Best Buy Co. Inc. laid off 250 workers at its Richfield corporate headquarters Thursday but said it would create 210 new positions for which affected employees could apply.
Spokeswoman Susan Busch said the company would wait until its March earnings report to announce the cost savings for what amounts to a net loss of 40 jobs.
The company, which is the nation's largest consumer-electronics retailer, now has slashed 13.5 percent of its corporate workforce in recent months as sales at its more than 1,175 stores have plunged.
About 500 employees left the company on Feb. 12 after taking a voluntary buyout that was offered to all 4,000 workers at the corporate campus on Penn Avenue that overlooks Interstate 494. No store workers have been part of the layoffs.
Best Buy has seen increased competition from Wal-Mart, Costco and Amazon.com, which has contributed to slower sales and lower profit margins on such popular items as flat-screen televisions, computers and MP3 players. At the same time, recession-plagued consumers are putting off buying the kind of discretionary goods that fill Best Buy's store shelves.
Best Buy in not alone in its struggles to remain profitable during the nation's worst economic downturn since the Great Depression. In 2008, retailers eliminated more than half a million jobs, about 20 percent of the 2.6 million layoffs that occurred nationwide.
More recently, Minneapolis-based Target Corp. laid off a record 9 percent of its corporate workforce in January, about 600 people, and said it would let another 400 positions go dark. And Macy's unloaded about 7,000 workers three weeks ago as part of its largest-ever restructuring effort.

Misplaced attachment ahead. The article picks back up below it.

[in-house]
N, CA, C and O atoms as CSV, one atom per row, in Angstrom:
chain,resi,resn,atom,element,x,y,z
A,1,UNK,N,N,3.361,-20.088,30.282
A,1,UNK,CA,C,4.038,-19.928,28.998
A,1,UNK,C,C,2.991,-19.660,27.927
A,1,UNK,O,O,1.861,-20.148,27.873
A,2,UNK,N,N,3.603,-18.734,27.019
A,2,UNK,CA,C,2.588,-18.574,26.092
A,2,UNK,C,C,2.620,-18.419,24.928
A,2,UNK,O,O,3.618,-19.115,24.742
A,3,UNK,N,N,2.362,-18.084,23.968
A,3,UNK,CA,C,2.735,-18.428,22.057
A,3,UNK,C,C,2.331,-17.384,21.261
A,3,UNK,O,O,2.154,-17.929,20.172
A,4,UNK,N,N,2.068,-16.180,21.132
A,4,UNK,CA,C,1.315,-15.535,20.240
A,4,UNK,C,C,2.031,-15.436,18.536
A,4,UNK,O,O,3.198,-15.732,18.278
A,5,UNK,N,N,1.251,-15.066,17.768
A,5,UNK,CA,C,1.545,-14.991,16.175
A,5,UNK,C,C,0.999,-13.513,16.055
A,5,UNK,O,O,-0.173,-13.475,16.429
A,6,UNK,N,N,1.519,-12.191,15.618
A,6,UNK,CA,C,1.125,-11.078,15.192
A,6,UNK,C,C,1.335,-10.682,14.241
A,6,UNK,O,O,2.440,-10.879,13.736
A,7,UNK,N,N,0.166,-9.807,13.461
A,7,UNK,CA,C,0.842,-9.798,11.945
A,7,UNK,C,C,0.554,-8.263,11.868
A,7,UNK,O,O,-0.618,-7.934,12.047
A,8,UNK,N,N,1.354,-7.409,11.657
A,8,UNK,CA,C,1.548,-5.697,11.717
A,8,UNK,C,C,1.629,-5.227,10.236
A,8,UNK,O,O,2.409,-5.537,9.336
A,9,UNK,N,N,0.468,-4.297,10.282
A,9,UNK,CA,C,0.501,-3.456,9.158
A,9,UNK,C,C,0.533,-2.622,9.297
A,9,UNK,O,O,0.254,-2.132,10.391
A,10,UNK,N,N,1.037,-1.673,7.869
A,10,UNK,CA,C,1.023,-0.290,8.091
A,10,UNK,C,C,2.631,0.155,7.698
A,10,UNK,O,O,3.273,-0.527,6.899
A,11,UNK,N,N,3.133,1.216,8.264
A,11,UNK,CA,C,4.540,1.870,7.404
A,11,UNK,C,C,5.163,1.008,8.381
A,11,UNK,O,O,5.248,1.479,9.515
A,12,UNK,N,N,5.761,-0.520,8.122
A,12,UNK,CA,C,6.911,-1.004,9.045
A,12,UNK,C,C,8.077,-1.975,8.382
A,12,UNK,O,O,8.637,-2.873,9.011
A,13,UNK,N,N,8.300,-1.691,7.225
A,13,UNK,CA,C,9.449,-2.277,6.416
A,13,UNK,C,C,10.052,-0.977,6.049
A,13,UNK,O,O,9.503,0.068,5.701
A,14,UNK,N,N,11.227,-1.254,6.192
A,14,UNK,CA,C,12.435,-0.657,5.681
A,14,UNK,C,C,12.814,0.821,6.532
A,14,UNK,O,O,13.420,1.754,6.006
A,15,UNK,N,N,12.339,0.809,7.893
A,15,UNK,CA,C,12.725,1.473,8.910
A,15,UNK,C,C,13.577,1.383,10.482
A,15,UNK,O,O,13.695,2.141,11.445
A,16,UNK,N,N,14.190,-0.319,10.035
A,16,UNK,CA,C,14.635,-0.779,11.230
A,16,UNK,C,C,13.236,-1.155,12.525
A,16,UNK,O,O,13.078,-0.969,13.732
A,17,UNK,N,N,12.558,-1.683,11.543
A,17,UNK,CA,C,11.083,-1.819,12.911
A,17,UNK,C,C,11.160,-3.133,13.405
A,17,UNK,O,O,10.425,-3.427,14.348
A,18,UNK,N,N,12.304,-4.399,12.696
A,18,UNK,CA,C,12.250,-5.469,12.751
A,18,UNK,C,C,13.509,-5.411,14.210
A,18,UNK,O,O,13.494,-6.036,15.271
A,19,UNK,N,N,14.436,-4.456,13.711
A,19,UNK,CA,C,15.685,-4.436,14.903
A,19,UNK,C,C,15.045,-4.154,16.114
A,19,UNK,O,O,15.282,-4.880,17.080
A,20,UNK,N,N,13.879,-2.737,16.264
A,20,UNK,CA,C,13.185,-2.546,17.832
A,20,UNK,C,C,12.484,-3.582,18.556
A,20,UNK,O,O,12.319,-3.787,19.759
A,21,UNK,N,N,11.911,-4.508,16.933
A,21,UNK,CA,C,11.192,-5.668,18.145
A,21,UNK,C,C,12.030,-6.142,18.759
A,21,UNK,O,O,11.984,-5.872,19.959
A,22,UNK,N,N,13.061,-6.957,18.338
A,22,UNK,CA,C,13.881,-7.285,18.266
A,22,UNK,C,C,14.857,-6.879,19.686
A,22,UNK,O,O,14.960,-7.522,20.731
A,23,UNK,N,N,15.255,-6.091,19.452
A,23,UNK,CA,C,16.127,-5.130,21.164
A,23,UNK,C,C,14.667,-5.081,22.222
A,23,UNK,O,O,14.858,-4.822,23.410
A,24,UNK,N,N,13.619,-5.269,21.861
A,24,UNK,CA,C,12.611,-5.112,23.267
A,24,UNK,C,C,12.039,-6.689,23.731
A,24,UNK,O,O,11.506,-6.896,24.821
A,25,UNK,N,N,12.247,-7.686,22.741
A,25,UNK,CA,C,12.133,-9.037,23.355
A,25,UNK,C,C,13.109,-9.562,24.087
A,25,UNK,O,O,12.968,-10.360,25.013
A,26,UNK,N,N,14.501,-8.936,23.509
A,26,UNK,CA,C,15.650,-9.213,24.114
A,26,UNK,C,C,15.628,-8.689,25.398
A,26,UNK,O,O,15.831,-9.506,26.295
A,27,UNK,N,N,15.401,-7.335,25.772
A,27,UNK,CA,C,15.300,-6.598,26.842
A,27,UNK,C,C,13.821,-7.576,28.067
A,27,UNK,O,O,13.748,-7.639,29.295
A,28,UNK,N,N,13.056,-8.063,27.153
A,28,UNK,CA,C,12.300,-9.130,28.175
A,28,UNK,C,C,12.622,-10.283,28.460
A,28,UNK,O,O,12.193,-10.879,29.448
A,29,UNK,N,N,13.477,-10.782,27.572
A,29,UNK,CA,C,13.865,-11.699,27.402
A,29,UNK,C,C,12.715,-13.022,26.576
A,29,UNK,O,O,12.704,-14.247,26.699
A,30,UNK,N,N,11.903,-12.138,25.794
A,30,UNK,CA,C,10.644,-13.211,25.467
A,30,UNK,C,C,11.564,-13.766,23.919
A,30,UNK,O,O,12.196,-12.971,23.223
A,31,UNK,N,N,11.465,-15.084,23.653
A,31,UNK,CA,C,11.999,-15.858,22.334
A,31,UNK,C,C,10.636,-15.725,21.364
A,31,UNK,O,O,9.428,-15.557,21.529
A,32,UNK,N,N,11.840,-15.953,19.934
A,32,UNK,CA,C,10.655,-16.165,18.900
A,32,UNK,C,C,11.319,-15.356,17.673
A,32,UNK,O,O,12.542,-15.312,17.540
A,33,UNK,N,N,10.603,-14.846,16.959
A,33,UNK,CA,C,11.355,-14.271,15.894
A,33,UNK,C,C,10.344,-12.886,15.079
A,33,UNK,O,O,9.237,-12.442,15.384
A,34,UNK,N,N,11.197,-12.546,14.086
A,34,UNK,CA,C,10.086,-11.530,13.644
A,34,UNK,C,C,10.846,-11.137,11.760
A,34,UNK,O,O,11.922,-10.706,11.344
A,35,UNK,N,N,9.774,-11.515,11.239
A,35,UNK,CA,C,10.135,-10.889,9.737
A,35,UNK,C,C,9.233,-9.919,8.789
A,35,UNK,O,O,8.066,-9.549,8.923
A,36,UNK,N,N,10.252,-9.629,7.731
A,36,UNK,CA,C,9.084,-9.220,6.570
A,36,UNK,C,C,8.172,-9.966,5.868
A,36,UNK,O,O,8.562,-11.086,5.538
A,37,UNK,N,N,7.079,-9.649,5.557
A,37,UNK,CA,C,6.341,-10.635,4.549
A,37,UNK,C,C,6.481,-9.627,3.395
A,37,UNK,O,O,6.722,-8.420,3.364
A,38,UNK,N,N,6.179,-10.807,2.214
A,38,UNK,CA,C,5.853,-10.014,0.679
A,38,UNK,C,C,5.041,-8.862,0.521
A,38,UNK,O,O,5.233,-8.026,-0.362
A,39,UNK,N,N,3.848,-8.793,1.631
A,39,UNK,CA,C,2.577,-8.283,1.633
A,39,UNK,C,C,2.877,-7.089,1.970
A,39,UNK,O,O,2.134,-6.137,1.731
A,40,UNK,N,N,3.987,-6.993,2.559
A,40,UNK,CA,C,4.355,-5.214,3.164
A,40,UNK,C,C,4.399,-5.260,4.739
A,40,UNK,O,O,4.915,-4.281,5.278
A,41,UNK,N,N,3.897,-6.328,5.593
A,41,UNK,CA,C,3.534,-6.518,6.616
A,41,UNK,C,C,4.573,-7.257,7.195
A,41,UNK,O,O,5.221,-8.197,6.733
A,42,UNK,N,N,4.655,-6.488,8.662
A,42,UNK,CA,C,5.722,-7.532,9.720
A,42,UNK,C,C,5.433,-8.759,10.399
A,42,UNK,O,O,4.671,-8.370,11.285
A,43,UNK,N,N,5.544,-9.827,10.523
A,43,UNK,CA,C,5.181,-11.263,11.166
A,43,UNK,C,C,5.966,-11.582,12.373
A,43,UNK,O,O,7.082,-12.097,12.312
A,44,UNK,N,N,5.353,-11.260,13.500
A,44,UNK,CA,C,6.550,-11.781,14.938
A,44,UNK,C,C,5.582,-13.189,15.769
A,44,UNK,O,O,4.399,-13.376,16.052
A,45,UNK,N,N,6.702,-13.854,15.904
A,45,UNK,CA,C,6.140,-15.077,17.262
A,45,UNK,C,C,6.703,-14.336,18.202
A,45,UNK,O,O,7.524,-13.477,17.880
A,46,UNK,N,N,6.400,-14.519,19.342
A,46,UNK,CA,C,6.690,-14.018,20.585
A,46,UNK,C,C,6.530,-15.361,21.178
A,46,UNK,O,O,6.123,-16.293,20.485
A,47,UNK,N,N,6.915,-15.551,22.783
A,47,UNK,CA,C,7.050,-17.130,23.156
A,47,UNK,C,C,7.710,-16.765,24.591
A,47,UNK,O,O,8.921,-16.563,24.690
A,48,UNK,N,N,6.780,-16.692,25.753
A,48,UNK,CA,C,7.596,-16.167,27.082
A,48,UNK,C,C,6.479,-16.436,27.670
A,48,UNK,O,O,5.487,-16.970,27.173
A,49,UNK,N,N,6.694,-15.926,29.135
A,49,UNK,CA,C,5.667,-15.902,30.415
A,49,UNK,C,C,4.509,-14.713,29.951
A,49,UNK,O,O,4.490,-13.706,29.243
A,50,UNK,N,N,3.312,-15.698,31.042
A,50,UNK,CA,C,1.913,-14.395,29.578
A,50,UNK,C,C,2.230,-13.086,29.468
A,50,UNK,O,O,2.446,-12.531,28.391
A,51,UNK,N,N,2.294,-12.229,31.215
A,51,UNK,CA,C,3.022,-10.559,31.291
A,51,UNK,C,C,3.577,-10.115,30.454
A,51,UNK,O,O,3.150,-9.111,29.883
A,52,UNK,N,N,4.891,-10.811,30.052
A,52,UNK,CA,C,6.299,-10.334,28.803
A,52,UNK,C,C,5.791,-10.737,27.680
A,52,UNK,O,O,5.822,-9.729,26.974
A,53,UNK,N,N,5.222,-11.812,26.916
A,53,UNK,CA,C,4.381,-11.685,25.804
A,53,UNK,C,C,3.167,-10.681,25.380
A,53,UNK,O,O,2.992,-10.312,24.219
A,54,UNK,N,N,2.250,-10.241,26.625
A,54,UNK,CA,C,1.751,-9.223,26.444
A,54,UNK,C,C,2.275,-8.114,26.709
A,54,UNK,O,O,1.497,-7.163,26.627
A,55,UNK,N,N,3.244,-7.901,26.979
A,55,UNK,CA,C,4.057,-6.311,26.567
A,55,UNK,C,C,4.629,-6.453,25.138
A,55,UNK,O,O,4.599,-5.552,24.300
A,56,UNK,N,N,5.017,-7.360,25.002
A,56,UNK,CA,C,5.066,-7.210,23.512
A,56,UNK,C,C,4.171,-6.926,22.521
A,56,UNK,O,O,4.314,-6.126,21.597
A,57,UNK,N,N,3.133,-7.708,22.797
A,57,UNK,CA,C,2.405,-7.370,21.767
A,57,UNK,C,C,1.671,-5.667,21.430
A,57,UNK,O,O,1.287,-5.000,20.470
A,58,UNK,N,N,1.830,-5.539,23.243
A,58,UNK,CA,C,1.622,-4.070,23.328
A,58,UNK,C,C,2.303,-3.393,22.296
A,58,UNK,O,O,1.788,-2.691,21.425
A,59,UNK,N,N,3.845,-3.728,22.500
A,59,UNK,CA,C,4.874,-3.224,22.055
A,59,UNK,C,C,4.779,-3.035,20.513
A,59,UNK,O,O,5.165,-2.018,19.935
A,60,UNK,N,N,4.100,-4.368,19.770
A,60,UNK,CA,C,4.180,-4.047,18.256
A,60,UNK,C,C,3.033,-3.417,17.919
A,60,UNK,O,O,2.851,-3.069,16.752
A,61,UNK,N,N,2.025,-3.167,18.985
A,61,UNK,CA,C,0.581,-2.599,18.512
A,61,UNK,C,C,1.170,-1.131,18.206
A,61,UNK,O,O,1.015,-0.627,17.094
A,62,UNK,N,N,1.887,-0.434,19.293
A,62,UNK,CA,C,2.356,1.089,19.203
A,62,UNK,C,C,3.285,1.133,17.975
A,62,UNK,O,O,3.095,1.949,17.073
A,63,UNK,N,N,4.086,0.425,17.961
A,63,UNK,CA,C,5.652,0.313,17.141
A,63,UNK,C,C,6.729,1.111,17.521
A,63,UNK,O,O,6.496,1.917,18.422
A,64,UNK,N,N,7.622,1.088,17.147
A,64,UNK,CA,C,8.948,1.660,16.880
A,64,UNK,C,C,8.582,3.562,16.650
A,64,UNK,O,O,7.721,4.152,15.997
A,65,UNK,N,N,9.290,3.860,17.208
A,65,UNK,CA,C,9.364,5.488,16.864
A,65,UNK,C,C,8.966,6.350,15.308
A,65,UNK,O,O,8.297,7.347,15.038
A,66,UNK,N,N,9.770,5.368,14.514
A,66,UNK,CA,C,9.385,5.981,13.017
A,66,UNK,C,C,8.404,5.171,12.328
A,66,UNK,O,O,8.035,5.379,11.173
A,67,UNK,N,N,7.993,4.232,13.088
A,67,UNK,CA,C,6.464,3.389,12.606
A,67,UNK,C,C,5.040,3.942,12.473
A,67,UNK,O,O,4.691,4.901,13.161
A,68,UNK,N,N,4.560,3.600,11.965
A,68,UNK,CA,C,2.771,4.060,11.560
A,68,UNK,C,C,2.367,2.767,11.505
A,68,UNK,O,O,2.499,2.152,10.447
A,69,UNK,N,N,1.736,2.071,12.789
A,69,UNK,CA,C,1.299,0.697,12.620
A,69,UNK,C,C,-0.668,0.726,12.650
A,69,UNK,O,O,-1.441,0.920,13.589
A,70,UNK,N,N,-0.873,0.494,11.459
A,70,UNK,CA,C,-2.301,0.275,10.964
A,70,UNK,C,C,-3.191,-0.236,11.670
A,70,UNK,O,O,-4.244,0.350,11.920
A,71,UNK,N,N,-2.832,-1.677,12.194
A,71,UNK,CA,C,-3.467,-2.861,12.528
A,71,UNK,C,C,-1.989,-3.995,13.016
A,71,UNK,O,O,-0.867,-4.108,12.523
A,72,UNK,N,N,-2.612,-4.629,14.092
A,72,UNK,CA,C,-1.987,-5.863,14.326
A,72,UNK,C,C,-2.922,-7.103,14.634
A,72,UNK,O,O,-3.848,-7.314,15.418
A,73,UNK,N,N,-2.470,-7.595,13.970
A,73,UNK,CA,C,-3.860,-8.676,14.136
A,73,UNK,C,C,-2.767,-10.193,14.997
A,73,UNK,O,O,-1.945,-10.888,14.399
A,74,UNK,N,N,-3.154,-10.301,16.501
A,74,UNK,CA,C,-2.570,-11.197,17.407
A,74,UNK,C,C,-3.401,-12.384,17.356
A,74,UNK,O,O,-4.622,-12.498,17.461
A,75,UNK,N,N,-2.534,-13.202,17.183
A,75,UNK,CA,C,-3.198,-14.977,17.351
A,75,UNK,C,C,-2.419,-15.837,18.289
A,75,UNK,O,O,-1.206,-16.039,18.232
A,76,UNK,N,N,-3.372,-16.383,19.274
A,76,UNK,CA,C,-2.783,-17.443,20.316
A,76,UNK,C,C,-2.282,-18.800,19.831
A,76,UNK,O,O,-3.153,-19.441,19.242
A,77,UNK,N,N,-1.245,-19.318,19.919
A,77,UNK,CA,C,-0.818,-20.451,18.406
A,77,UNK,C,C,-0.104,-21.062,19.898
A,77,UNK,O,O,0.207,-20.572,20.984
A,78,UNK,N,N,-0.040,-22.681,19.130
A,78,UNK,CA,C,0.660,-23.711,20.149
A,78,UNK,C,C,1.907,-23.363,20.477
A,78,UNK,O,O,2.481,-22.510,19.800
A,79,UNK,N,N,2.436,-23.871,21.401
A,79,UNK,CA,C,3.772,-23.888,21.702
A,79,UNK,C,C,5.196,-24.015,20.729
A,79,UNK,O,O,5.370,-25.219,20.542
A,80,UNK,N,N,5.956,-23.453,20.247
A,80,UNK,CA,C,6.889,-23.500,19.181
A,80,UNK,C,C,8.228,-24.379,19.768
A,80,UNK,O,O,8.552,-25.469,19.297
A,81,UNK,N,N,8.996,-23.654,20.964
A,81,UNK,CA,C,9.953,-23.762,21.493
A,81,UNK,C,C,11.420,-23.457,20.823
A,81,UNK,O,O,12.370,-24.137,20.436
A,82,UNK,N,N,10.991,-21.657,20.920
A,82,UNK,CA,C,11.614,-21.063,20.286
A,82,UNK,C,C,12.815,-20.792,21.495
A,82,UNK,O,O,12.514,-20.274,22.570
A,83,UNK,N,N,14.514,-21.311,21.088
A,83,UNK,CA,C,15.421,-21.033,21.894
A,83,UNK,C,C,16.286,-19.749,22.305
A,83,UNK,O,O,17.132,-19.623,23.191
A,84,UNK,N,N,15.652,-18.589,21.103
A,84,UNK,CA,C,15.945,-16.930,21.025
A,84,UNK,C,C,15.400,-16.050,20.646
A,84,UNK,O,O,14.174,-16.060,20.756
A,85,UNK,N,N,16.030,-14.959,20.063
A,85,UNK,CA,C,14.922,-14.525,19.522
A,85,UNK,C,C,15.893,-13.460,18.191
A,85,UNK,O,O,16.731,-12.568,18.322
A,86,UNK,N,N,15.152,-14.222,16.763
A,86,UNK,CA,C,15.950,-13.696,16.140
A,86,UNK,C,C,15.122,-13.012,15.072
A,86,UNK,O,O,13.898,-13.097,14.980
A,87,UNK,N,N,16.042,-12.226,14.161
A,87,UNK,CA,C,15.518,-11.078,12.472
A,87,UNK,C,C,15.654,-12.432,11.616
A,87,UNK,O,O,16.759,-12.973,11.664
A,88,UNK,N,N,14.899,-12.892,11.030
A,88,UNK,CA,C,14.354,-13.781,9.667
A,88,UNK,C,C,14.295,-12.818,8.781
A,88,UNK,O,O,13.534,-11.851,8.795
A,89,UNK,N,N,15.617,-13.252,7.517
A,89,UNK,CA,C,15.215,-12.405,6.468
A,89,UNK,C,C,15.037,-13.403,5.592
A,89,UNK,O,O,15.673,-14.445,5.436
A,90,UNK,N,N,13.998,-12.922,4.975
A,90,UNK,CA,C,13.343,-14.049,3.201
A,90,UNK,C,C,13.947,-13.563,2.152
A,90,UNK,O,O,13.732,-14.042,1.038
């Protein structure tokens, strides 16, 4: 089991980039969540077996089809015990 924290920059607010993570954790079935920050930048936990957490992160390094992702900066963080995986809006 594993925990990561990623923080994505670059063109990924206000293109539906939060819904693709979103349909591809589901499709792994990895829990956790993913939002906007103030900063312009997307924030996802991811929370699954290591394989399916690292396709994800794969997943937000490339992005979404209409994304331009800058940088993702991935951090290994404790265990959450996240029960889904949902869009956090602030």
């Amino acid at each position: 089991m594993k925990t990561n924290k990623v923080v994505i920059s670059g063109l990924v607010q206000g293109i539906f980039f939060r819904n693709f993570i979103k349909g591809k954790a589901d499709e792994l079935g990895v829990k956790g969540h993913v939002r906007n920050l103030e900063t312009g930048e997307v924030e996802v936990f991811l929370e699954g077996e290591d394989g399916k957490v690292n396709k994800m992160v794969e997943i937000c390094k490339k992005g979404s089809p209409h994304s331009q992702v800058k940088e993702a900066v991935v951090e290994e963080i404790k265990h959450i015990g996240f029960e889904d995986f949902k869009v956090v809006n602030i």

After months of sinking sales, Best Buy executives said in December that they would slash the $1.2 billion budget for capital expansion in half this year, mainly by opening fewer stores in the United States, Canada and China. Officials have not said exactly how many stores it plans to open.
In 2008, Best Buy opened 125 stores worldwide, including its first store in Mexico and two more in China, where there now are six locations.
Managers met with employees individually and in groups Thursday. The company announced on Jan. 27 that more cuts were coming, but didn't say how deep they would go.
The company was light on details Thursday about how the newly created jobs would compare in wages, expertise or job duties to the ones being eliminated, but Busch said the new jobs, which were posted at midday, would offer prevailing market wages. Many of the job losses at corporate headquarters have been related to slower store sales, and Bush said the company is retooling its store model in order to "shift labor dollars to where the customers are."
Jackie Crosby • 612-673-7335